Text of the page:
Oscar-nominated actor Adriana Barraza is among cast members, as is Tony Award winner L. Scott Caldwell.

“Bingo” represents the next step for Guerrero and Shima, who have shot and released several short movies.

“For us,” Shima said, “it’s such a blessing to be able to do what we want to do during these crazy times. We’re so excited to make this, and make it actually happen.”

The COVID-19 pandemic delayed filming until three months ago, and now it’s wrapped after a winter trip to Louisiana’s largest city.

“Nobody knew what the world had in store for anybody, and we’re lucky this (movie) still became a thing,” said Guerrero. “We were a bit sad at first, you know, this being Luchagore’s first movie and then COVID hits, and maybe it’s never going to happen. But it worked out, and here we are.”

Previous Luchagore films have been shot in Surrey, Shima said, “but nobody knows that.”

The story for “Bingo” was pitched in 2019 “with a couple sentences” before Blumhouse quickly gave the green light.

“From there we went about fleshing out the story, the characters and their world, what it’s all about,” Shima noted. “It was about a year of script-writing, and then COVID hit. It actually gave us a little more time to go back to the drawing board and rework the script even more.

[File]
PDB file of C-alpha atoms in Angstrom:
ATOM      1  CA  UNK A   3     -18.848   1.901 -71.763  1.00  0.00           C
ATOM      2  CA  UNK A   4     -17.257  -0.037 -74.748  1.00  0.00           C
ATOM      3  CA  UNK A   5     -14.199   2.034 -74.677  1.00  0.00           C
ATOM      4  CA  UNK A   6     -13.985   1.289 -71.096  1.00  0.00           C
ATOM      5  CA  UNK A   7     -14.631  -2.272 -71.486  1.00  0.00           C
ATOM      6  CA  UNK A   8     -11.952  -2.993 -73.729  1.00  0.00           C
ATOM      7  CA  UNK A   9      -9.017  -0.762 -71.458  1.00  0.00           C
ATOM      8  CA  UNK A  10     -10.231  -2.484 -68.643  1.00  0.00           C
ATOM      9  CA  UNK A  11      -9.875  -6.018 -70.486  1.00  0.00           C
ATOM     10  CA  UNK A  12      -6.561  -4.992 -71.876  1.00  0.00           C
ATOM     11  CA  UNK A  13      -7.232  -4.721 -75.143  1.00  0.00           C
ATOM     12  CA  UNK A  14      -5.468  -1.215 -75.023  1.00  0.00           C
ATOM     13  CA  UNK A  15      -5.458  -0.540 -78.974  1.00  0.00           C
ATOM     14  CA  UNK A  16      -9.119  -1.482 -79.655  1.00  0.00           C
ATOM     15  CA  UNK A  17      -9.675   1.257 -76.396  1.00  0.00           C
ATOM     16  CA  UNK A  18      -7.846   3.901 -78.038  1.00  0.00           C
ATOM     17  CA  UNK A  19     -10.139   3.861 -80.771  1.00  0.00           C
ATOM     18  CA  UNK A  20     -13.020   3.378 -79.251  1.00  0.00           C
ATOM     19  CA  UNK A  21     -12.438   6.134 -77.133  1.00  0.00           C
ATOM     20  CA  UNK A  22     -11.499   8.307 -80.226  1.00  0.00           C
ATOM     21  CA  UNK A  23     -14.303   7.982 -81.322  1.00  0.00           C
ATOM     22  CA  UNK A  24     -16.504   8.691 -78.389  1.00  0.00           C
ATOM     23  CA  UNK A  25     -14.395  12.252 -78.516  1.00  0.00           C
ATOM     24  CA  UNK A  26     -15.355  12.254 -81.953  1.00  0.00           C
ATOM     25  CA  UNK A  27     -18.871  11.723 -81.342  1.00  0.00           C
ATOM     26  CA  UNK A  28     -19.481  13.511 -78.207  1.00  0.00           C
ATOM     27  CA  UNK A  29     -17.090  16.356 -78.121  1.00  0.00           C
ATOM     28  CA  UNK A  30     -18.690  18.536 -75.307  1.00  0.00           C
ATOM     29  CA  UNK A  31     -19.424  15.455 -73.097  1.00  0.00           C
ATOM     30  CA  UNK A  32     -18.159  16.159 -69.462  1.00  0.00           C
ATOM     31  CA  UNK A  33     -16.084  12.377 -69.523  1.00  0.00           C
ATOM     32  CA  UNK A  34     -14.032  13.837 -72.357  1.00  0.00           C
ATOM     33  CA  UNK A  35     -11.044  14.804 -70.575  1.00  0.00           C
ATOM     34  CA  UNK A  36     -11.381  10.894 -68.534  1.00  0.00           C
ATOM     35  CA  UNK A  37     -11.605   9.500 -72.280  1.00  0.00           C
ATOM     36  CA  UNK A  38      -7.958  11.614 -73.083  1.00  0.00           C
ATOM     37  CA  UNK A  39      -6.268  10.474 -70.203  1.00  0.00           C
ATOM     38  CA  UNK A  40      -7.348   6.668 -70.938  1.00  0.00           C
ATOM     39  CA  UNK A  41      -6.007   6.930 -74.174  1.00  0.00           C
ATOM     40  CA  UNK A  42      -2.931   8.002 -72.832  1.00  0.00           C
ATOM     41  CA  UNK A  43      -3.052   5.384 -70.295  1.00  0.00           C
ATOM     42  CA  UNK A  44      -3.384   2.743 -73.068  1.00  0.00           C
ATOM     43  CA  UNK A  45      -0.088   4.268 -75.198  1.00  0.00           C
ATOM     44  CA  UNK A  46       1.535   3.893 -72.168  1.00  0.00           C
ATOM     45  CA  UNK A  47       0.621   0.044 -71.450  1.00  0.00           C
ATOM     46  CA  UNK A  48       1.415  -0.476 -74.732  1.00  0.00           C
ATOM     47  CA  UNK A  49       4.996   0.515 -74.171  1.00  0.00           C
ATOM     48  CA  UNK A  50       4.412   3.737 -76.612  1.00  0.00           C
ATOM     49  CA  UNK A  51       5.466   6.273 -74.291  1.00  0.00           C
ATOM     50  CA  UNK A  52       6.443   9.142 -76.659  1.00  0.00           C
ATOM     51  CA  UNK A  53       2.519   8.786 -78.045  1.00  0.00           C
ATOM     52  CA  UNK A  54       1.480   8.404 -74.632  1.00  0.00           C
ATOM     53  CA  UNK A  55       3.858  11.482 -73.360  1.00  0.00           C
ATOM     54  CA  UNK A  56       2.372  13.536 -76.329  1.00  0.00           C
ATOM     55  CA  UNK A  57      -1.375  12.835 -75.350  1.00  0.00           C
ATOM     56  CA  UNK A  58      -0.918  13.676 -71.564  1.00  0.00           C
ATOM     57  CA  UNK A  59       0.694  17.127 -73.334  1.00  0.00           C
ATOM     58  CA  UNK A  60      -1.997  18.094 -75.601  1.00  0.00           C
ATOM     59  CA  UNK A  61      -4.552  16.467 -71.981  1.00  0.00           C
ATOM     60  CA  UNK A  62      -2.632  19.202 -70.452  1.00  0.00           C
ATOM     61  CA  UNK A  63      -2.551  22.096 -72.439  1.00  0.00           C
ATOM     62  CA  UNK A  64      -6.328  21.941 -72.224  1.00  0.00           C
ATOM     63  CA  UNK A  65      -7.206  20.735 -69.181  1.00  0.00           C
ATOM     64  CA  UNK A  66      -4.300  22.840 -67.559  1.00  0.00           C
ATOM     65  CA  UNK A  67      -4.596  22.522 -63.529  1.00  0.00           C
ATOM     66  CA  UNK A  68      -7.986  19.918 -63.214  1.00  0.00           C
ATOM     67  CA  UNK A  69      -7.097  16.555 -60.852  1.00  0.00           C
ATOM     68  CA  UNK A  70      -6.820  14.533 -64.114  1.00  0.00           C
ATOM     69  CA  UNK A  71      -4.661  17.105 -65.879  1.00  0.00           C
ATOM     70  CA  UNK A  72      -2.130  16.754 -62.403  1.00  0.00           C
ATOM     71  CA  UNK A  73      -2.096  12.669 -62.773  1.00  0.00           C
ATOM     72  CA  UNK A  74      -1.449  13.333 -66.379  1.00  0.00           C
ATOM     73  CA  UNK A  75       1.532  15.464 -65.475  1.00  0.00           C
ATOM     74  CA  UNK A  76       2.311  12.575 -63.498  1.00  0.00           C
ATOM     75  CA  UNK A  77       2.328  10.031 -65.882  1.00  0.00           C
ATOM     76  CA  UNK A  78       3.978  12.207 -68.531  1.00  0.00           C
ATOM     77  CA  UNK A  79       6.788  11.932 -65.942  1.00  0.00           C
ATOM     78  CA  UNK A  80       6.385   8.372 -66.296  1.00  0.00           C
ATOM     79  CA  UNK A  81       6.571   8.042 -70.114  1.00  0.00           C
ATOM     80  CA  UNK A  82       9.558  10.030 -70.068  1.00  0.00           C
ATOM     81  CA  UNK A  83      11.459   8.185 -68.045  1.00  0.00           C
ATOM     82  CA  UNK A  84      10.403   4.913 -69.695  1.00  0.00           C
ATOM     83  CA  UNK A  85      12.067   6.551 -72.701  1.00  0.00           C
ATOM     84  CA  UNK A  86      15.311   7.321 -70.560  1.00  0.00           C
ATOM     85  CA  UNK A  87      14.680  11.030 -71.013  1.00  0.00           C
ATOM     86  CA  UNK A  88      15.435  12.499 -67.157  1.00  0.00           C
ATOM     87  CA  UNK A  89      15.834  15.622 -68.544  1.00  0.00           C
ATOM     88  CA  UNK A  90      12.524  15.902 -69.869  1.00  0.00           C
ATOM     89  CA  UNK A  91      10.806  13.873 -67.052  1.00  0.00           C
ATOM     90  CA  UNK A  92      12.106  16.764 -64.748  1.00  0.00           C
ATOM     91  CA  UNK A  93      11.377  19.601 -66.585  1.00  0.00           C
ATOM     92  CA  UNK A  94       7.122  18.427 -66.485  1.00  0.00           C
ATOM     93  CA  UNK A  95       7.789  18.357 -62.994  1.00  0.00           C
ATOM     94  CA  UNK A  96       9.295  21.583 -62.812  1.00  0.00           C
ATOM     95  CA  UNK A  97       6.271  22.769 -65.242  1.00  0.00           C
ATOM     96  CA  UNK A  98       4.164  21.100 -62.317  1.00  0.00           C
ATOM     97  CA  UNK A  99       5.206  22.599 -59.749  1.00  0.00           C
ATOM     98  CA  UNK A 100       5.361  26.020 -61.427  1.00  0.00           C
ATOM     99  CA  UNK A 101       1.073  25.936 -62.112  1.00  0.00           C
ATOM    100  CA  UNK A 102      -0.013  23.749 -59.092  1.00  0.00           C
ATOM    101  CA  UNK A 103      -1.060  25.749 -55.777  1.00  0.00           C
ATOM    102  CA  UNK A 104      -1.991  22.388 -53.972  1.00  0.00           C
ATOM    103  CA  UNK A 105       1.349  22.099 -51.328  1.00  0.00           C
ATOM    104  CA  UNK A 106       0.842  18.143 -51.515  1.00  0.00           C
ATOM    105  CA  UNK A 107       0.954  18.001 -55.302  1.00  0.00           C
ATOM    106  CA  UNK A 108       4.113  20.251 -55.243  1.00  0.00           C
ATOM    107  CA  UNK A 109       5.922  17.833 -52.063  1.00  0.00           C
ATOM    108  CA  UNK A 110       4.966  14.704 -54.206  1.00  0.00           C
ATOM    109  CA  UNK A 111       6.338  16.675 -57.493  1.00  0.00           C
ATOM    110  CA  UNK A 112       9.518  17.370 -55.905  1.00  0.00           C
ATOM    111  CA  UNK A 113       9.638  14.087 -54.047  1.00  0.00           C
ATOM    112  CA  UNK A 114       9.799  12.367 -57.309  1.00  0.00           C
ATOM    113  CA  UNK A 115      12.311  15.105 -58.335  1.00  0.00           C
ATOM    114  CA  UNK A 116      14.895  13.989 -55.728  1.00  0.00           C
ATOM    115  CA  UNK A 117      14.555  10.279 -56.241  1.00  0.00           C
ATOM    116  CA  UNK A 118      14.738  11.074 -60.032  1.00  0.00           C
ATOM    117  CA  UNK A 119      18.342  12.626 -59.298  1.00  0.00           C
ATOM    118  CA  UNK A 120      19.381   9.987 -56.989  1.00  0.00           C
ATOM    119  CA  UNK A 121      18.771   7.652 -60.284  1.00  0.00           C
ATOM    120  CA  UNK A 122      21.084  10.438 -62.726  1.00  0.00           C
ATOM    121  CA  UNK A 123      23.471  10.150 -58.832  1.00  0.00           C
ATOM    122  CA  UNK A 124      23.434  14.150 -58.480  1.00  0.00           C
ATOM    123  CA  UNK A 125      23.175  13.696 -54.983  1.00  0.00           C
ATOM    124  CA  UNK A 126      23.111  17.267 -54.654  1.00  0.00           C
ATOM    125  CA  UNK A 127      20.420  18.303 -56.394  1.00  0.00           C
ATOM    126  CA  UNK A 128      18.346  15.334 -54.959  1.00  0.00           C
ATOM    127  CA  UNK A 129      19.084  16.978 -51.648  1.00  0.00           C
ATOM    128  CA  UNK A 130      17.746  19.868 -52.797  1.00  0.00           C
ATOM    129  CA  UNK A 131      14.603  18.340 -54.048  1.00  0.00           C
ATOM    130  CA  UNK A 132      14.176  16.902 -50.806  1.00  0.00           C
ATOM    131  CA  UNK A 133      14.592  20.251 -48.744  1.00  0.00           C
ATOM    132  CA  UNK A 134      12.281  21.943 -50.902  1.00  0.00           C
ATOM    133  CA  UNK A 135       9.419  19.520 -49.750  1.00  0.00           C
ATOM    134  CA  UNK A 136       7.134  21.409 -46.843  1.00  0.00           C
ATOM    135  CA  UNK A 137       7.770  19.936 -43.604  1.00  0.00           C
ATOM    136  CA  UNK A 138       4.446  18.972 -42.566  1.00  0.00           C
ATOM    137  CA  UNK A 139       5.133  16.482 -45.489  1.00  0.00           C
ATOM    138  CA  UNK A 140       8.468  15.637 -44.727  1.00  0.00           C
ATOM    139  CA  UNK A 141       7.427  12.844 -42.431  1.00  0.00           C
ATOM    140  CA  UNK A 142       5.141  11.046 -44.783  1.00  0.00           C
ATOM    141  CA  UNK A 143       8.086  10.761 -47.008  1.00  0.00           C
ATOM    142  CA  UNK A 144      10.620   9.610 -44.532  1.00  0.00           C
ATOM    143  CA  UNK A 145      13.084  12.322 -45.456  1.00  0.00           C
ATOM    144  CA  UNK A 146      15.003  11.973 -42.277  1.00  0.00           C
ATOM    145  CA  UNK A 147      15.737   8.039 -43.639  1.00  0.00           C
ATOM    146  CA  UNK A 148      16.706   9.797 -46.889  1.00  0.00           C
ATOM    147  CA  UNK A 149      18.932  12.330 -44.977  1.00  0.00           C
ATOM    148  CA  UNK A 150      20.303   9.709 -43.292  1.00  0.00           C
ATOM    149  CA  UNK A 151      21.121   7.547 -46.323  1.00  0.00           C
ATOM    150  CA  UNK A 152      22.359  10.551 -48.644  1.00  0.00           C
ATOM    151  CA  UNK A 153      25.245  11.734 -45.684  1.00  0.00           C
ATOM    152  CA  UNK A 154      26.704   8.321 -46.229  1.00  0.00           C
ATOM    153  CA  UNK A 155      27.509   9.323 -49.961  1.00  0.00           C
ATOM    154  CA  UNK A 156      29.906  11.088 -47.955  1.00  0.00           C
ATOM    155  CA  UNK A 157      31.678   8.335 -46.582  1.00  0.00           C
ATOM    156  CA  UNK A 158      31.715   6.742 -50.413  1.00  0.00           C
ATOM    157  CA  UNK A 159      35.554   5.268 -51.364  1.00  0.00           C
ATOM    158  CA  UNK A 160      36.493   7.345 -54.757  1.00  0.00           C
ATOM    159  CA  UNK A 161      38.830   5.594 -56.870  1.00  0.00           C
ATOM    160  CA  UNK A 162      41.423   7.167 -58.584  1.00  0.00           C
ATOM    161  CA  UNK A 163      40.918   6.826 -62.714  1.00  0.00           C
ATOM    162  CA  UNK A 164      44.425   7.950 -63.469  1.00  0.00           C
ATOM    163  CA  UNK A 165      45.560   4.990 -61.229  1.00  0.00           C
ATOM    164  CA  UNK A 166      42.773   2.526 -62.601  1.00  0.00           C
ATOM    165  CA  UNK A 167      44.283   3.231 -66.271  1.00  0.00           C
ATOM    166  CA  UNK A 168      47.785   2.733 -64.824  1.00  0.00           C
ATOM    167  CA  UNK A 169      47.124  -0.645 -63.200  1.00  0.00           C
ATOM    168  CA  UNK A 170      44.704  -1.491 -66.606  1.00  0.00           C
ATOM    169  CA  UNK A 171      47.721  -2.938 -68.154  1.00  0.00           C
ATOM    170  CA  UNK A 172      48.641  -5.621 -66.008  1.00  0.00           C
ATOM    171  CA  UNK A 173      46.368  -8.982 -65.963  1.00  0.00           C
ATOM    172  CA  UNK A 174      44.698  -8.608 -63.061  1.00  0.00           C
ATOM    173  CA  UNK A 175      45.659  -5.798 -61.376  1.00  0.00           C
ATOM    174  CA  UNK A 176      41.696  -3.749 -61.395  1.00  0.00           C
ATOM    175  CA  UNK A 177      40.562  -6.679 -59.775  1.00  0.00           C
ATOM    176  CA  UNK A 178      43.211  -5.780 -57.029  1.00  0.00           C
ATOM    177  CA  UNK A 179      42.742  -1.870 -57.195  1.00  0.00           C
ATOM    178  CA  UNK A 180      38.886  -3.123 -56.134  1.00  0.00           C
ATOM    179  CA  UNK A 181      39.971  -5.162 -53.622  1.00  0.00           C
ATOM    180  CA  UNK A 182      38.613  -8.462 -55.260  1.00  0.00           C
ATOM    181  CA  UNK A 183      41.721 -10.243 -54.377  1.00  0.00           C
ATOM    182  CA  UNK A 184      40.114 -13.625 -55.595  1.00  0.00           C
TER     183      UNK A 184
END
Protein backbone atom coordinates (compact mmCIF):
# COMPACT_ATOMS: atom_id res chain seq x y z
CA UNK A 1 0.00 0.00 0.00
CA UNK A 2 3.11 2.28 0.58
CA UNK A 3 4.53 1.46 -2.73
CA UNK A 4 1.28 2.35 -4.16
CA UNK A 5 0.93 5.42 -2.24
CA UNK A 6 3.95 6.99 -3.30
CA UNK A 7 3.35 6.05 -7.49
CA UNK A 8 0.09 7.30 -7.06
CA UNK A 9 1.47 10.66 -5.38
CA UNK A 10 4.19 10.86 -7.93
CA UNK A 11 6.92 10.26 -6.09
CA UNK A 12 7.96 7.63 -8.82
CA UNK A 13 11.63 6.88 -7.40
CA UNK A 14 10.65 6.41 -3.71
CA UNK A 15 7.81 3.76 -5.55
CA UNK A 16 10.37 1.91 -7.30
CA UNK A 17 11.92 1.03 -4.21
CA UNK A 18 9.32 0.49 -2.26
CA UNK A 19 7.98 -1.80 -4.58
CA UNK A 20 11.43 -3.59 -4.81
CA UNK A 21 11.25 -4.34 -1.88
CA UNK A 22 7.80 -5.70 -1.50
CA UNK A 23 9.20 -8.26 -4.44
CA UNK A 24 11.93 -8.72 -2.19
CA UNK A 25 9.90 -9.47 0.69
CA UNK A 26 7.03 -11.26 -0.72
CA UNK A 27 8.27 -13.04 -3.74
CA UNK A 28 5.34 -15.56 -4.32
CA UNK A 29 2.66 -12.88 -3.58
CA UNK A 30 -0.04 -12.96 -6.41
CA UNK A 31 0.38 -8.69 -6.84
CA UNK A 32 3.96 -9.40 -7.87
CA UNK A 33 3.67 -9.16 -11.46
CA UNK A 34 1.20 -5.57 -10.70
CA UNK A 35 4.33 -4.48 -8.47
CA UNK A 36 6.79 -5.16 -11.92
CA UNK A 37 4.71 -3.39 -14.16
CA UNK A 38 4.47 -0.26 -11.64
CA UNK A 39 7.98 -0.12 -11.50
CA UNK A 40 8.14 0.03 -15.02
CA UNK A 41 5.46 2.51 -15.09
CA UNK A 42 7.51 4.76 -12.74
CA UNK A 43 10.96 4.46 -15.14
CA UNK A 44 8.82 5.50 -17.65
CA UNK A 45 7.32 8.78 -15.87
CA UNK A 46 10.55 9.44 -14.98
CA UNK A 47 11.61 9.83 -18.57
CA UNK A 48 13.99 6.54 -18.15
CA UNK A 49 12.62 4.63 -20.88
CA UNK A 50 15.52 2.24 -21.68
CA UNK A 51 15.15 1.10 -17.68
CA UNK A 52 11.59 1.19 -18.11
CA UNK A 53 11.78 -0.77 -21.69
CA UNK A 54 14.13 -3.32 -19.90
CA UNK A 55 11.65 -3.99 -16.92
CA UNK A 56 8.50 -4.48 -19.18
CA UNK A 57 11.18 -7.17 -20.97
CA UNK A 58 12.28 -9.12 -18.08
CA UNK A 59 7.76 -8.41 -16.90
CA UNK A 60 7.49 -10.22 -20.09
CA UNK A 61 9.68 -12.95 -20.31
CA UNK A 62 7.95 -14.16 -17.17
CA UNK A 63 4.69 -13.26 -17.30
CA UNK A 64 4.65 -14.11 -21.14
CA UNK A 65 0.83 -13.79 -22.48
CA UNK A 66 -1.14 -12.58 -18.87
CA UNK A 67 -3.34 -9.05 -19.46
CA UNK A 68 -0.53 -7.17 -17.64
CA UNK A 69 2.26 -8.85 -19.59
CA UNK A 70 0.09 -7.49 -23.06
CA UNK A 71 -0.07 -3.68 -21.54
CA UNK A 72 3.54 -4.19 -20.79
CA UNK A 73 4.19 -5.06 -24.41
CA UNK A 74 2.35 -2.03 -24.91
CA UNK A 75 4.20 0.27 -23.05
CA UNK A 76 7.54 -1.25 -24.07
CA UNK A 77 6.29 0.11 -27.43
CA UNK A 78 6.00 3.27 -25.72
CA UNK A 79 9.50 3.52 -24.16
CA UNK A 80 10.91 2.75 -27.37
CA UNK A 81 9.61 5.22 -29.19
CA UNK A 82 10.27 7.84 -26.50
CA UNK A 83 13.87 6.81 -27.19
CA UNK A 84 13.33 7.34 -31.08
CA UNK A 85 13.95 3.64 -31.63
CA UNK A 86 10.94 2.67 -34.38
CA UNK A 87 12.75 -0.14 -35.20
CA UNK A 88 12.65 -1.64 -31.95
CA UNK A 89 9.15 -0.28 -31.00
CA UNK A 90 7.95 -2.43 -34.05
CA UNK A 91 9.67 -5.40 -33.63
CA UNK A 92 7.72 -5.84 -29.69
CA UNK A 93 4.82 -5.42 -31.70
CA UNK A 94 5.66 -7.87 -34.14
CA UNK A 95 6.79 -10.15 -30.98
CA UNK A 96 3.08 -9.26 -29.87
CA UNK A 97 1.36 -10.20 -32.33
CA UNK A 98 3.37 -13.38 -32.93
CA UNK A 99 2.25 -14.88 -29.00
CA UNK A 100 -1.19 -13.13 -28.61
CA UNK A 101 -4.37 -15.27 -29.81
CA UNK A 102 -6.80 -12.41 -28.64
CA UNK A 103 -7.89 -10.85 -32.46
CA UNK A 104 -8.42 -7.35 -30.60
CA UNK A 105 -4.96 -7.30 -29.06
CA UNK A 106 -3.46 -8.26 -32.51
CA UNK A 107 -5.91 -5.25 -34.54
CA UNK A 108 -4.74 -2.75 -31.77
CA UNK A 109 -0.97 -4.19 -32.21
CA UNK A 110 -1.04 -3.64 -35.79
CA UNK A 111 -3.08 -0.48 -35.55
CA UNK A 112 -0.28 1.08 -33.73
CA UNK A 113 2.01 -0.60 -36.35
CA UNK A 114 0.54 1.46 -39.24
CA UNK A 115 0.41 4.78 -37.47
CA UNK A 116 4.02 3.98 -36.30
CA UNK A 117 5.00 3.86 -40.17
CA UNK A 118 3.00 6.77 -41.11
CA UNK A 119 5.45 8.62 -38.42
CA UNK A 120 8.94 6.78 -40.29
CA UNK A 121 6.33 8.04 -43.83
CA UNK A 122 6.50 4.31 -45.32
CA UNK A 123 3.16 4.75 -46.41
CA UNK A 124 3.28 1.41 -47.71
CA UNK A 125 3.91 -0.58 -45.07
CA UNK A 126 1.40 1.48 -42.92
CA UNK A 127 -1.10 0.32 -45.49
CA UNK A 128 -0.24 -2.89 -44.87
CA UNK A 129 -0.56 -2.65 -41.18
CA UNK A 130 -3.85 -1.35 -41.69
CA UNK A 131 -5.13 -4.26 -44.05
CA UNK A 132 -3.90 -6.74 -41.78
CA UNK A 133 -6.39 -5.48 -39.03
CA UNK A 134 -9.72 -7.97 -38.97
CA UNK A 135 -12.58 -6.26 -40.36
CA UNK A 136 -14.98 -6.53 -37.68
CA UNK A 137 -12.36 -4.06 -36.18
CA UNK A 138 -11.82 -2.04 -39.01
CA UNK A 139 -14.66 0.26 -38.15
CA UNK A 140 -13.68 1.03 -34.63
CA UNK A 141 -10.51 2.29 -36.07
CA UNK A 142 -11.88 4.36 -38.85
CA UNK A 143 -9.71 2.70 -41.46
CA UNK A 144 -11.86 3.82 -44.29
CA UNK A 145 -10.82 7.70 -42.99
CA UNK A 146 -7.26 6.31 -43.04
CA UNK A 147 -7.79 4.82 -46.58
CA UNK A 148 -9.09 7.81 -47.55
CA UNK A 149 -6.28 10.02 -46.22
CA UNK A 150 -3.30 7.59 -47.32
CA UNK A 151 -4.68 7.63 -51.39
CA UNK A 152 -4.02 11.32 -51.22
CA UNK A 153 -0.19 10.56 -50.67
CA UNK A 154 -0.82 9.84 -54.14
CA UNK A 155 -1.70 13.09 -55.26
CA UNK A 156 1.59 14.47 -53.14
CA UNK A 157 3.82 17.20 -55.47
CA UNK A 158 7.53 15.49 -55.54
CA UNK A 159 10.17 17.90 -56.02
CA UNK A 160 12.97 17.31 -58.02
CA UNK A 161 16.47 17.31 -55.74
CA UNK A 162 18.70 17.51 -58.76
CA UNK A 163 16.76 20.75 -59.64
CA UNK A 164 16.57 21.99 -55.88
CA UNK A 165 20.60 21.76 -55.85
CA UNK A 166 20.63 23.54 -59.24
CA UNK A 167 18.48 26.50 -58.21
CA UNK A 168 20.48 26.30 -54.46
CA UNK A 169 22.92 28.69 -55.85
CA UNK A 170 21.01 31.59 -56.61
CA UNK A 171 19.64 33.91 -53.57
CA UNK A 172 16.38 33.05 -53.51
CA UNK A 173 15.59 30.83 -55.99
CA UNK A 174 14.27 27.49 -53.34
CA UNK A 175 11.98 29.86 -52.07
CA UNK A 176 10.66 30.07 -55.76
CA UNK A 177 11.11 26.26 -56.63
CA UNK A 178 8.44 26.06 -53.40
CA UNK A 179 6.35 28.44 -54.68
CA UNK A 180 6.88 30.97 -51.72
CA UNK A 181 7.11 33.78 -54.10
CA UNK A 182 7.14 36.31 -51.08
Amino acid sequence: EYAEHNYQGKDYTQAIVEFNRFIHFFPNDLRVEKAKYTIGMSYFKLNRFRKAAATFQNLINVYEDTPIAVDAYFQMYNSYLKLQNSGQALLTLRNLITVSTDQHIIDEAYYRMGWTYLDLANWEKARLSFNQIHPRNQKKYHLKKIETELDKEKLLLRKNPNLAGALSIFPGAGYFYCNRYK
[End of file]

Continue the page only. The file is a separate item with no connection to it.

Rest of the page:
“Filmmaking has changed with protocols and everything,” Shima added, “so we actually had to really adapt the script, because it was such a big scale that was not COVID-friendly. We had to do a lot of problem-solving on that to make it work, in terms of the number of people involved and things like that. One thing we’re really good at is problem-solving and creatively trying to maintain the structure of the story.”

Guerrero jumped in.

“Coming from the indie world, that’s no problem,” she said with a laugh. “You want small-scale? We’re Luchagore, we know what to do. And it happened so quick. We prepared in January, shot in February and in March we wrapped, and now we’re editing and have to be done at the beginning of August for the premier in September, October. It’s very exciting.”